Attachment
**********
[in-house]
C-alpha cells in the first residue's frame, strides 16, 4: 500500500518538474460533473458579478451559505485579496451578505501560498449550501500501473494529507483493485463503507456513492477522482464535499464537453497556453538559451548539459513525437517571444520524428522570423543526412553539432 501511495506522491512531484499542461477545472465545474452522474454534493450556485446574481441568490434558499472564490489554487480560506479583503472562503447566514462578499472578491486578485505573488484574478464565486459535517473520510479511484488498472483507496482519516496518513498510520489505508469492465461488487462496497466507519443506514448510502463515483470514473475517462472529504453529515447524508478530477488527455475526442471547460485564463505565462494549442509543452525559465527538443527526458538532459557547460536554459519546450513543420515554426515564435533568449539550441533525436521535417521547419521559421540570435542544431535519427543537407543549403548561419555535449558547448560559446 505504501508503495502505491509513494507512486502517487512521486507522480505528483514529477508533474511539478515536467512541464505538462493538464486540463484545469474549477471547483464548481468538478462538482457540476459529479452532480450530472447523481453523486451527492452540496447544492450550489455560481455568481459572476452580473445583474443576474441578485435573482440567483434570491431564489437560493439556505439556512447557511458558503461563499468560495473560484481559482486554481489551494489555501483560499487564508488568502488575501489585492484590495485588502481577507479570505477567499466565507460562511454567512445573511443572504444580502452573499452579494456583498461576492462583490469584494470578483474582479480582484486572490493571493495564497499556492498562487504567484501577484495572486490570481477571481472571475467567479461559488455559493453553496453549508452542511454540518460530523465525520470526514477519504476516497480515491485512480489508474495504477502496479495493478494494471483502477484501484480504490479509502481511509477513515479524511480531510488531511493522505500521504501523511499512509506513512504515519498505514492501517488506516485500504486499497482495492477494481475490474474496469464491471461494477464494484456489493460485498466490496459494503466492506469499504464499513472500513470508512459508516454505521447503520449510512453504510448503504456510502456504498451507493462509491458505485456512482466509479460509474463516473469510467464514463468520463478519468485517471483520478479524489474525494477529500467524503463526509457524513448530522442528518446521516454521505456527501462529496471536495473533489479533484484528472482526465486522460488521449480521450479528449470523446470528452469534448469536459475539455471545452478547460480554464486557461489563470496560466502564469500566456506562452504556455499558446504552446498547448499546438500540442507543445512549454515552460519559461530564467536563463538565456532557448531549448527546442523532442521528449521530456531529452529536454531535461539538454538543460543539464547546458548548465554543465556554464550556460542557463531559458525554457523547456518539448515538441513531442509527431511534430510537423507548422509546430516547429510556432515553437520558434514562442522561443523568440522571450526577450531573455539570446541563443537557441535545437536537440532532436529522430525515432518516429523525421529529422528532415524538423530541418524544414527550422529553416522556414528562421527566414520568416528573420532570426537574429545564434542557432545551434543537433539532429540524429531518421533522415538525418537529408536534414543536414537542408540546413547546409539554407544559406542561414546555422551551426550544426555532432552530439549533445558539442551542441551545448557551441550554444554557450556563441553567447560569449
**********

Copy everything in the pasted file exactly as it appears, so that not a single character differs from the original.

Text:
[in-house]
C-alpha cells in the first residue's frame, strides 16, 4: 500500500518538474460533473458579478451559505485579496451578505501560498449550501500501473494529507483493485463503507456513492477522482464535499464537453497556453538559451548539459513525437517571444520524428522570423543526412553539432 501511495506522491512531484499542461477545472465545474452522474454534493450556485446574481441568490434558499472564490489554487480560506479583503472562503447566514462578499472578491486578485505573488484574478464565486459535517473520510479511484488498472483507496482519516496518513498510520489505508469492465461488487462496497466507519443506514448510502463515483470514473475517462472529504453529515447524508478530477488527455475526442471547460485564463505565462494549442509543452525559465527538443527526458538532459557547460536554459519546450513543420515554426515564435533568449539550441533525436521535417521547419521559421540570435542544431535519427543537407543549403548561419555535449558547448560559446 505504501508503495502505491509513494507512486502517487512521486507522480505528483514529477508533474511539478515536467512541464505538462493538464486540463484545469474549477471547483464548481468538478462538482457540476459529479452532480450530472447523481453523486451527492452540496447544492450550489455560481455568481459572476452580473445583474443576474441578485435573482440567483434570491431564489437560493439556505439556512447557511458558503461563499468560495473560484481559482486554481489551494489555501483560499487564508488568502488575501489585492484590495485588502481577507479570505477567499466565507460562511454567512445573511443572504444580502452573499452579494456583498461576492462583490469584494470578483474582479480582484486572490493571493495564497499556492498562487504567484501577484495572486490570481477571481472571475467567479461559488455559493453553496453549508452542511454540518460530523465525520470526514477519504476516497480515491485512480489508474495504477502496479495493478494494471483502477484501484480504490479509502481511509477513515479524511480531510488531511493522505500521504501523511499512509506513512504515519498505514492501517488506516485500504486499497482495492477494481475490474474496469464491471461494477464494484456489493460485498466490496459494503466492506469499504464499513472500513470508512459508516454505521447503520449510512453504510448503504456510502456504498451507493462509491458505485456512482466509479460509474463516473469510467464514463468520463478519468485517471483520478479524489474525494477529500467524503463526509457524513448530522442528518446521516454521505456527501462529496471536495473533489479533484484528472482526465486522460488521449480521450479528449470523446470528452469534448469536459475539455471545452478547460480554464486557461489563470496560466502564469500566456506562452504556455499558446504552446498547448499546438500540442507543445512549454515552460519559461530564467536563463538565456532557448531549448527546442523532442521528449521530456531529452529536454531535461539538454538543460543539464547546458548548465554543465556554464550556460542557463531559458525554457523547456518539448515538441513531442509527431511534430510537423507548422509546430516547429510556432515553437520558434514562442522561443523568440522571450526577450531573455539570446541563443537557441535545437536537440532532436529522430525515432518516429523525421529529422528532415524538423530541418524544414527550422529553416522556414528562421527566414520568416528573420532570426537574429545564434542557432545551434543537433539532429540524429531518421533522415538525418537529408536534414543536414537542408540546413547546409539554407544559406542561414546555422551551426550544426555532432552530439549533445558539442551542441551545448557551441550554444554557450556563441553567447560569449